STEP EIGHT: CUSTOM CUTTING TILE PIECES
In most marble flooring installations you will need custom cut pieces in order to stretch the floor out to meet the walls. You will also need to fit tiles around architectural features in the room, as well as permanent appliances and equipment. The way to do this is with the use of a wet saw. A small wet saw will cost around $100 dollars, and will be able to handle basic straight cuts on 12” tiles or smaller. Larger commercial saws are also available which can cut much larger, thicker materials. In some cases you may be able to rent a wet saw for the day from a local hardware store. A wet saw works by spraying water on the material, as you run it through a spinning table saw blade. The water helps to keep the blade cool and the cuts smooth as it moves through the marble. With a basic wet saw you will only be able to make straight cuts, slicing tiles into smaller squares or rectangles. There are also pieces available that can assist in the cutting of diagonal triangle shaped pieces. Marble is a very delicate material and you have to move very slowly as you cut each piece. It is very easy to end up cracking, damaging, or completely shattering a tile that you are trying to make a tiny cut on. For this reason some people prefer to measure the floor and purchase materials already cut up by the supplier. This is especially true if you need round or angled pieces cut into the material.
STEP NINE: REMOVE EXCESS MORTAR
You want to use enough mortar so that you can create notches in it with the trowel, without seeing bare cement board. You then want to set the tile with enough force that it collapses those gaps, but not so much that it forces the mortar up through the grout lines. If excess adhesive does spew up through the cracks it needs to be removed using a paint stick or a utility knife. You need to wait for the mortar to dry completely before moving on. Follow the manufacturer’s recommendations on this, although the process can sometimes take as long as 48 hours. During that time nobody should be allowed to walk on the floor, or you will risk moving or depressing a tile.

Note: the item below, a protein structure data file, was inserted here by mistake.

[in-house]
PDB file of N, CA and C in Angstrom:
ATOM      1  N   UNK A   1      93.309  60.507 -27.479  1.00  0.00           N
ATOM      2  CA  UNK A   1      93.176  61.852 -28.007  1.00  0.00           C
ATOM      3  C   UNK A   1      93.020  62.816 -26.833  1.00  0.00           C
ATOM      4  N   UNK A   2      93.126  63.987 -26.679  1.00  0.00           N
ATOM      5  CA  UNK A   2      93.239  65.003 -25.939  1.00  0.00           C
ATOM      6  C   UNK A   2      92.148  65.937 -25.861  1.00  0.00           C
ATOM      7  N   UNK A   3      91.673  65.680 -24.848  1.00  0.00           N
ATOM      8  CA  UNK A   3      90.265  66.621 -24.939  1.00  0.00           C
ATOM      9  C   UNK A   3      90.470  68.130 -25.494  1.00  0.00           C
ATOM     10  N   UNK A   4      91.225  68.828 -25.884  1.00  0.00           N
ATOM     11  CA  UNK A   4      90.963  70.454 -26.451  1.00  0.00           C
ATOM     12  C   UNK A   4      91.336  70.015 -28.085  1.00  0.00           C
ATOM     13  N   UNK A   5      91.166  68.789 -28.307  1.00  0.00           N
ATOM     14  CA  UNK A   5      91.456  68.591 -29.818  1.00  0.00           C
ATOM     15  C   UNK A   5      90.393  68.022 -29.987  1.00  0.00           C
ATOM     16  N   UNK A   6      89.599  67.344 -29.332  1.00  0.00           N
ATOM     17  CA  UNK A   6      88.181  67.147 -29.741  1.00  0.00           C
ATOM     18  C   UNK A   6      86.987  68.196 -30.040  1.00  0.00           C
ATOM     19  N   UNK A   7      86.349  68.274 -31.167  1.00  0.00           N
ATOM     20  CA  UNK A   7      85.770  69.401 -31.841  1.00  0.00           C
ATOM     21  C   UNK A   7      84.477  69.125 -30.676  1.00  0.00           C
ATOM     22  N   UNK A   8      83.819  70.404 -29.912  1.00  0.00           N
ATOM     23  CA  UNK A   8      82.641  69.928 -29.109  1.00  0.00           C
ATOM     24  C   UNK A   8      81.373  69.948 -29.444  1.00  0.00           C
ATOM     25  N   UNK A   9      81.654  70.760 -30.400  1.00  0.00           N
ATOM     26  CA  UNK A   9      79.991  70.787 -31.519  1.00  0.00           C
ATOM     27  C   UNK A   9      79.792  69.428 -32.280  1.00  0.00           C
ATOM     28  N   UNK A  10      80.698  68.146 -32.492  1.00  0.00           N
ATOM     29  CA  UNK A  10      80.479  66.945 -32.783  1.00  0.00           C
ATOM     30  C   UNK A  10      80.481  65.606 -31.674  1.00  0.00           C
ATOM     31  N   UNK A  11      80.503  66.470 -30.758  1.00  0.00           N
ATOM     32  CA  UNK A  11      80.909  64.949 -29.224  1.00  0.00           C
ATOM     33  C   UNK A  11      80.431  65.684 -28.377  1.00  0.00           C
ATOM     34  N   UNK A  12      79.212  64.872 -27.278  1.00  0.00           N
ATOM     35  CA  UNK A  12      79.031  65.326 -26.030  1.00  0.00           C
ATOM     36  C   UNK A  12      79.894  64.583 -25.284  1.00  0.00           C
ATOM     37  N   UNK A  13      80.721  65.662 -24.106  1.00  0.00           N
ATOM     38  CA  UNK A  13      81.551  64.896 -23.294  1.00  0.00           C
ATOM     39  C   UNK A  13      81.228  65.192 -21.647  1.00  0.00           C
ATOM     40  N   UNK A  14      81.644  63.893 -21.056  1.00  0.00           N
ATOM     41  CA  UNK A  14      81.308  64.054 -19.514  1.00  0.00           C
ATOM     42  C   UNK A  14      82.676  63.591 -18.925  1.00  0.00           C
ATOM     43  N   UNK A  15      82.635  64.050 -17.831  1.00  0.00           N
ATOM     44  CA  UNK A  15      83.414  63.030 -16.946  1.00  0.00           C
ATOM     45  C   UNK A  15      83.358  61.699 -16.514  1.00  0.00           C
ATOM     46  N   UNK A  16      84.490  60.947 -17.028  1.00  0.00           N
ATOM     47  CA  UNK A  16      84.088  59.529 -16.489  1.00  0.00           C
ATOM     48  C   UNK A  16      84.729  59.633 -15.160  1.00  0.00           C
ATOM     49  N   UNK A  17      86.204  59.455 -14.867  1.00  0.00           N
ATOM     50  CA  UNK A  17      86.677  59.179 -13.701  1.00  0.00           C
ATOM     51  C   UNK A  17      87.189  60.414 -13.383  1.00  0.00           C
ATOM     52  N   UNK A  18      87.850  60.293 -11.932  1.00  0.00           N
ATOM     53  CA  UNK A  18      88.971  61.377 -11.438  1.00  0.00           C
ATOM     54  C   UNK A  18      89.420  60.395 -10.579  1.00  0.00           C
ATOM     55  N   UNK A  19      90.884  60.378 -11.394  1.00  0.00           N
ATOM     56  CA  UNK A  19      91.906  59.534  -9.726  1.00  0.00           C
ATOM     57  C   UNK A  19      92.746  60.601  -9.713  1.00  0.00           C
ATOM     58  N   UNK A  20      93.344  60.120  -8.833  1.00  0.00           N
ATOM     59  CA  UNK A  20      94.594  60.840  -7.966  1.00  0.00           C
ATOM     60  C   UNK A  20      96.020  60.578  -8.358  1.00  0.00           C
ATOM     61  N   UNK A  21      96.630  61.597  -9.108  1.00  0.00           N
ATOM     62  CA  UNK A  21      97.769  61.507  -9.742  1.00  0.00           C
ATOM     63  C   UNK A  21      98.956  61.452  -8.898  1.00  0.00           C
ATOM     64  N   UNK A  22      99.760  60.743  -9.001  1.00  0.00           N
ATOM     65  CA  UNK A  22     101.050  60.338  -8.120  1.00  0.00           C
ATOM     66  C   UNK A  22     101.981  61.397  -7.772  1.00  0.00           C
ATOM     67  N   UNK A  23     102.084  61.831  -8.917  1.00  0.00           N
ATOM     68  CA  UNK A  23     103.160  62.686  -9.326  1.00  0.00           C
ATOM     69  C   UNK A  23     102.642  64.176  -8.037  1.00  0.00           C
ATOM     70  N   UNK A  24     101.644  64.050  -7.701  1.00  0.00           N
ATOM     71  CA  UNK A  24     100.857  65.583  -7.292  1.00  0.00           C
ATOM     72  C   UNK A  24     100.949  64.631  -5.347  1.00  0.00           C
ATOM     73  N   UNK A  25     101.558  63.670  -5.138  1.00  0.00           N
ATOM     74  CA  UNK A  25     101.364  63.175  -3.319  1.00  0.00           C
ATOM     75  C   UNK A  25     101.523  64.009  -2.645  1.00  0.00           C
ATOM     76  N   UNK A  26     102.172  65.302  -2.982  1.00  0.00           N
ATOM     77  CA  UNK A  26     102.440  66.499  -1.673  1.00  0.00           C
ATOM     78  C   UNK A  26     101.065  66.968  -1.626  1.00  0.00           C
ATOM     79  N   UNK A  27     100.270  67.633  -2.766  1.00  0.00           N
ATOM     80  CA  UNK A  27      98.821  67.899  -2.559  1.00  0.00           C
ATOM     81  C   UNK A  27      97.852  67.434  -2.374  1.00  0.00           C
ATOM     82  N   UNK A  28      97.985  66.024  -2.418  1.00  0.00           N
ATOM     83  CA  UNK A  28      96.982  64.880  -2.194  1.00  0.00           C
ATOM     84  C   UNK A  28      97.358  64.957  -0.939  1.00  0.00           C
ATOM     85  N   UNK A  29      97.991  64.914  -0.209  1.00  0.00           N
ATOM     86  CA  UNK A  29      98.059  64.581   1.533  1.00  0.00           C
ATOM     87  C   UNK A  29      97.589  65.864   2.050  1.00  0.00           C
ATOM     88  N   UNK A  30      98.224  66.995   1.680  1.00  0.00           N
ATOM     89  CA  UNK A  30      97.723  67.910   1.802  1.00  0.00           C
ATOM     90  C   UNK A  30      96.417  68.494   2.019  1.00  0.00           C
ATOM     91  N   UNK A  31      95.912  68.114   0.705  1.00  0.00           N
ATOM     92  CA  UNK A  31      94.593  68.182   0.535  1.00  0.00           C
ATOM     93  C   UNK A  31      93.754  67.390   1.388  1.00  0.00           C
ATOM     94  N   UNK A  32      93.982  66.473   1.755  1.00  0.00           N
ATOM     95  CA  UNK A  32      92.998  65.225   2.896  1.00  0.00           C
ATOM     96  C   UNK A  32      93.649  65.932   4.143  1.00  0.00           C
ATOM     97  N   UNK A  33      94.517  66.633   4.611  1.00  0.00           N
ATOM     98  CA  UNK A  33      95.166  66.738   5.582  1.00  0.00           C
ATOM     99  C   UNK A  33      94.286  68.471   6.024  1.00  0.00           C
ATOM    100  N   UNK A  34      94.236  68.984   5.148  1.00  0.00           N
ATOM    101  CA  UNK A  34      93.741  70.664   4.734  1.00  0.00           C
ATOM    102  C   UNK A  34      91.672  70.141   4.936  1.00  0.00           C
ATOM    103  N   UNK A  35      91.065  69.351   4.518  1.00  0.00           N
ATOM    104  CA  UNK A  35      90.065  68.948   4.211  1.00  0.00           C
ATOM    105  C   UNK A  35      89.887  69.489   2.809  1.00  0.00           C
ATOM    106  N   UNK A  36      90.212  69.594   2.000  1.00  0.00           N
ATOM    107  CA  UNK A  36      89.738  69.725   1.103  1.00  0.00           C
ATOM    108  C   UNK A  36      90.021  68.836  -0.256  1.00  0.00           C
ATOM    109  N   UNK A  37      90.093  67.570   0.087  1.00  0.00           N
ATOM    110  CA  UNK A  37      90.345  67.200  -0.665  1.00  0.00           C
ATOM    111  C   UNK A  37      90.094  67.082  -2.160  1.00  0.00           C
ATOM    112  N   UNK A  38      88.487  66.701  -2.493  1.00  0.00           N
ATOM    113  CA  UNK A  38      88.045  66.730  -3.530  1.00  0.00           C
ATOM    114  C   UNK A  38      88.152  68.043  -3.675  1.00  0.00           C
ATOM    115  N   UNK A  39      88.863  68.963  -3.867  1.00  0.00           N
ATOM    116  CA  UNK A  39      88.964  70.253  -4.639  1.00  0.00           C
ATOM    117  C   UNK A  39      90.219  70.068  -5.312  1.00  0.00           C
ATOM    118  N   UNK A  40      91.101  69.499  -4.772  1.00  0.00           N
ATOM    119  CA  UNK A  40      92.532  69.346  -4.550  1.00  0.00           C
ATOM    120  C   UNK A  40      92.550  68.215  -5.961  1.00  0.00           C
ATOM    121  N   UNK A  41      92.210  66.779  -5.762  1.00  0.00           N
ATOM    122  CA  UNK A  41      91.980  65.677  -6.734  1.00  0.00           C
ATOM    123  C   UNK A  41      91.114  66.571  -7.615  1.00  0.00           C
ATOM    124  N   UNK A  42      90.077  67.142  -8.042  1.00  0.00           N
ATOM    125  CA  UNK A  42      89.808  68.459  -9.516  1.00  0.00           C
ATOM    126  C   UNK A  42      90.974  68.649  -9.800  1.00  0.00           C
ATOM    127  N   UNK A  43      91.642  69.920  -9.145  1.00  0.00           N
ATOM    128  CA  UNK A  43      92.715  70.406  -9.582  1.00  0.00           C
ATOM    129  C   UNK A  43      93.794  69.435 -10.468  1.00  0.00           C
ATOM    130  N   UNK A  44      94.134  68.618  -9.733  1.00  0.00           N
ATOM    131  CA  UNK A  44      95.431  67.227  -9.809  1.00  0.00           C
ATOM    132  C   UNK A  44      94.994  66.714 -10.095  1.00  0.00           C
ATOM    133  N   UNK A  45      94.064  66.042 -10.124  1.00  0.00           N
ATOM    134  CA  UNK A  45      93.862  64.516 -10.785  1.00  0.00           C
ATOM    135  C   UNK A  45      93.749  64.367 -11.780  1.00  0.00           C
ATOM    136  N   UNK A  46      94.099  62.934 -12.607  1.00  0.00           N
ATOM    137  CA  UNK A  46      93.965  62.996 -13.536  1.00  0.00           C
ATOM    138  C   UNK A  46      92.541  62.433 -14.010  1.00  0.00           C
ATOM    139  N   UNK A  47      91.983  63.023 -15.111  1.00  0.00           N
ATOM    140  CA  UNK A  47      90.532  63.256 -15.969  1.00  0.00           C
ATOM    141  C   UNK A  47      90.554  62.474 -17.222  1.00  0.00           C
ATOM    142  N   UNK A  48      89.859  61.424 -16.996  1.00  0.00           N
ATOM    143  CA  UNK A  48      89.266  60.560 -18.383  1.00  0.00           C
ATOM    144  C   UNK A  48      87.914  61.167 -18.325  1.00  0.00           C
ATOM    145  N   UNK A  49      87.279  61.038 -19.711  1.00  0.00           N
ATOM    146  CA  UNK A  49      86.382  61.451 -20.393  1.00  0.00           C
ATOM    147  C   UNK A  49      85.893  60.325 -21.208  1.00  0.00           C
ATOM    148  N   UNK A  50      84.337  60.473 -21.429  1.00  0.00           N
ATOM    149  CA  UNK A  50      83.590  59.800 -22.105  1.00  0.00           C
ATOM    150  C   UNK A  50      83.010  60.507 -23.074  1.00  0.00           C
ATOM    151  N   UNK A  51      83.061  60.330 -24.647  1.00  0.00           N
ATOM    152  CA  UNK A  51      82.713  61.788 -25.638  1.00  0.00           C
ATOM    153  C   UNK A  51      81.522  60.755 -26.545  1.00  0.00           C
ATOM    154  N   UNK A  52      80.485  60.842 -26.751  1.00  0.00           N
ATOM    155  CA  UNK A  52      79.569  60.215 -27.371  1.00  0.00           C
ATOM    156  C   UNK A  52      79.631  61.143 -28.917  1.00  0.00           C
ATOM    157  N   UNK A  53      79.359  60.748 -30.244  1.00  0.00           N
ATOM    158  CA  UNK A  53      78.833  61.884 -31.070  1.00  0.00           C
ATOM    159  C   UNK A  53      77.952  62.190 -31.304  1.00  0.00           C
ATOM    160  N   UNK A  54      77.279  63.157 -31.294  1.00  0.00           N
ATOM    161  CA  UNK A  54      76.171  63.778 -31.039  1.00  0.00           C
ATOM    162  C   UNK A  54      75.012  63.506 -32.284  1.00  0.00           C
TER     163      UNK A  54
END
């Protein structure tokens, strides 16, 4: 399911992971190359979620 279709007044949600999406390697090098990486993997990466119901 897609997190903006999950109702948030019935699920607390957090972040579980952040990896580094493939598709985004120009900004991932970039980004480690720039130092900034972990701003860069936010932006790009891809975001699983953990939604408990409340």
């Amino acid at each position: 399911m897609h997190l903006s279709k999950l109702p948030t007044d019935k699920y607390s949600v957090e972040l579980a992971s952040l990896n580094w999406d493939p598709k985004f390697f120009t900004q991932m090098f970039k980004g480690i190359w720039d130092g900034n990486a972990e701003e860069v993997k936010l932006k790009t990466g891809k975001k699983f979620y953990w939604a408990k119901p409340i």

STEP TEN: SEALING THE MARBLE
Marble may seem like it is a very hard, solid material. It is rock after all. But in actuality marble is a very delicate flooring material that needs to be taken care of. Not only is it prone to cracking and chipping, but it is also very porous, and many materials can penetrate the surface of the stone causing permanent stains. That is why the next step you take has to be properly sealing the surface of the floor with a high quality marble surface sealing agent. It is important to do this before you grout the floor, because the grout mix will slop around the grooves to some extent, and can end up causing stains in the marble. That is why you want to ensure that the material is protected before moving on, despite the fact that you will have to seal the grout lines as well at a later time.
STEP ELEVEN: GROUTING A MARBLE FLOOR
When mixing grout make sure that you follow all of the manufacturer’s recommendations. As with the mortar you only want to mix enough for about 15-20 minutes worth of work, as any longer and the mix will start to dry out and harden. The grout can be applied to the joints using a grout float. Try to direct as much of the mix into the grooves as possible, and wipe up any excess that gets on the tiles.
STEP TWELVE: WIPING THE TILES CLEAN
Use a large sponge that is slightly damp to gently wipe the surface of the marble tiles clean of any excess grout. As you work be careful not to allow any moisture to seep down into the grout lines, as this can cause the mix to become muddy and washed out. You also do not want to inadvertently swipe some of the grout mix out as you work with the sponge. Allow the grout to dry for at least 4 hours.
STEP THIRTEEN: SEALING MARBLE GROUT LINES
Once the grout feels completely dry to the touch you want to seal the entire floor again. Even though you already sealed the tiles, the grout lines are also susceptible to stains and moisture penetration, and so they need a protective surface coat as well. It is also a good idea to seal a marble floor several times after installation, waiting for each successive coat to dry before applying a new one. This will create a strong protective layer over the surface of the material. If you have polished marble then you want to use a very thin coat of seal, applied with a foam brush. Smooth away any puddles or tiny bubbles that appear in the surface, as they can dry into permanent features. The surface of tumbled and honed marble will be more forgiving, but the same rules apply there as well. You will need to reapply this sealant to the marble every 6-12 months depending on how much traffic the room gets.